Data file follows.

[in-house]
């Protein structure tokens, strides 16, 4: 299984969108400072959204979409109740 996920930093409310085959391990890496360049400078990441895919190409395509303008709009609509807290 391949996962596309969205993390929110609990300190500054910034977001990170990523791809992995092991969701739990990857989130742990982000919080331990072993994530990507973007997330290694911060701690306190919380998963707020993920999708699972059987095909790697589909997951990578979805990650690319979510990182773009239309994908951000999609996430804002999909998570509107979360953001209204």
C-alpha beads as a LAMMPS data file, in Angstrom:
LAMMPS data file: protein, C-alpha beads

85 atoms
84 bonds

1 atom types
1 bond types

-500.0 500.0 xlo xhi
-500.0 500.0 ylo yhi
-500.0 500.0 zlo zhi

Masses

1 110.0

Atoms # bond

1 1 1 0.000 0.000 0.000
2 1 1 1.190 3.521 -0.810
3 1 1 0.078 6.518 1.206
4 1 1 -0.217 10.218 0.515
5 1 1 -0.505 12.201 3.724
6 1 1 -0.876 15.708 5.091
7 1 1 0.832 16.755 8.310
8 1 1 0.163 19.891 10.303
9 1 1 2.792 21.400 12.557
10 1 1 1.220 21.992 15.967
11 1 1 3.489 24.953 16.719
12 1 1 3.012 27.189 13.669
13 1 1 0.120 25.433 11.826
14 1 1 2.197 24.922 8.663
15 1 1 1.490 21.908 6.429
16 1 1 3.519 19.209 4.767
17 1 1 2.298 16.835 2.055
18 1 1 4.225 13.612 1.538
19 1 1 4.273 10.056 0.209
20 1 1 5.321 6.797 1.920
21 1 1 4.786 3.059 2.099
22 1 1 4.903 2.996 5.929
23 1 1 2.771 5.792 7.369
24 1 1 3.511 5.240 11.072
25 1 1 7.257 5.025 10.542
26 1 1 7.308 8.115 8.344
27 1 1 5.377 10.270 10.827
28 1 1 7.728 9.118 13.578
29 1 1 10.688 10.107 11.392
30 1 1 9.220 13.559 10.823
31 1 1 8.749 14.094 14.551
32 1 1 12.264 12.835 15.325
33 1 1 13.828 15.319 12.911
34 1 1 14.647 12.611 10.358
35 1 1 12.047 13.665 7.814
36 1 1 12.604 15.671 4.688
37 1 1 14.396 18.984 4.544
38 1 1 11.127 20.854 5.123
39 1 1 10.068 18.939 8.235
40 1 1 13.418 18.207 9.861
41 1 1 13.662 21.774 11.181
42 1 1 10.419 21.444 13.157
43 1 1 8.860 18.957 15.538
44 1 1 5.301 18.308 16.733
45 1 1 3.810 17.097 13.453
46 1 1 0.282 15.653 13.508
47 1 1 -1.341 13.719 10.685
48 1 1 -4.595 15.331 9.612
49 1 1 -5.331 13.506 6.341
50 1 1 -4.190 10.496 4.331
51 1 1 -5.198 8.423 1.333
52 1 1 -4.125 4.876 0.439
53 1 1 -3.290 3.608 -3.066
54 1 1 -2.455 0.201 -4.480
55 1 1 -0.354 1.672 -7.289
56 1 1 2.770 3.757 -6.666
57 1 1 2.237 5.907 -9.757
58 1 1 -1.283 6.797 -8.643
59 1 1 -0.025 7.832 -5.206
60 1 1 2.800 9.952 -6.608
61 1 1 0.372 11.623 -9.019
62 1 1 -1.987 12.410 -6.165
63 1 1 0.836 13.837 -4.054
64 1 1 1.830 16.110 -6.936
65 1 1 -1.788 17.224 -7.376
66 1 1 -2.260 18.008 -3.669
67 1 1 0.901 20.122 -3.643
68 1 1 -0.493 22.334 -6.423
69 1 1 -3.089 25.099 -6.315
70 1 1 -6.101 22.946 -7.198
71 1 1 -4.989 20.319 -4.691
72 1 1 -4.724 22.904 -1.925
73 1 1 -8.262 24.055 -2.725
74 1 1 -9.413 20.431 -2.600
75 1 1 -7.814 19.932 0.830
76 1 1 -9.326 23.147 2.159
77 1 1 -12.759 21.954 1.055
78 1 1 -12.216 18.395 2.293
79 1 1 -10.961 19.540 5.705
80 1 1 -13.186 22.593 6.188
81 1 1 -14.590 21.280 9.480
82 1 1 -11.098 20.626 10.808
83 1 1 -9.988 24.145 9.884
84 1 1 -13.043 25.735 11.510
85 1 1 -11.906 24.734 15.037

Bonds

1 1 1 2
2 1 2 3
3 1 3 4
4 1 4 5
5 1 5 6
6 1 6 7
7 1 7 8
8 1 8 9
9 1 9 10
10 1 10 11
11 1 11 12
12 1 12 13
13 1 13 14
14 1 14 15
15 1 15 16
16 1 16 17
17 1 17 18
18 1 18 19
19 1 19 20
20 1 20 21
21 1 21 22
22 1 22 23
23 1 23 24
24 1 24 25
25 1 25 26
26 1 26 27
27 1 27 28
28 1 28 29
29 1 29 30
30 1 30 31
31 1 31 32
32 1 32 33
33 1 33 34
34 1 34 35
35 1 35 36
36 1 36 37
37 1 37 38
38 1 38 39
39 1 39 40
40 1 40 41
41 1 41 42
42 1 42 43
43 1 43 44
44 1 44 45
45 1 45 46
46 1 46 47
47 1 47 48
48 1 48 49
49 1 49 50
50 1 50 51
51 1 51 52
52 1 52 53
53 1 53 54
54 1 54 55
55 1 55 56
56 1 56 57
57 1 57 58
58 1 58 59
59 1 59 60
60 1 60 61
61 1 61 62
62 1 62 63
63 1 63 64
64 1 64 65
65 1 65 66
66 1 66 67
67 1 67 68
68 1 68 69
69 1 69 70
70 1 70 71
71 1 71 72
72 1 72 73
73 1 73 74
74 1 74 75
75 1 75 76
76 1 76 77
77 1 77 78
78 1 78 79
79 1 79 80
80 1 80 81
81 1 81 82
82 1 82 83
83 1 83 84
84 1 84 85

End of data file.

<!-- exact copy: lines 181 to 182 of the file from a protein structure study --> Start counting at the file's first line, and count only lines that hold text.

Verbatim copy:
81 1 81 82
82 1 82 83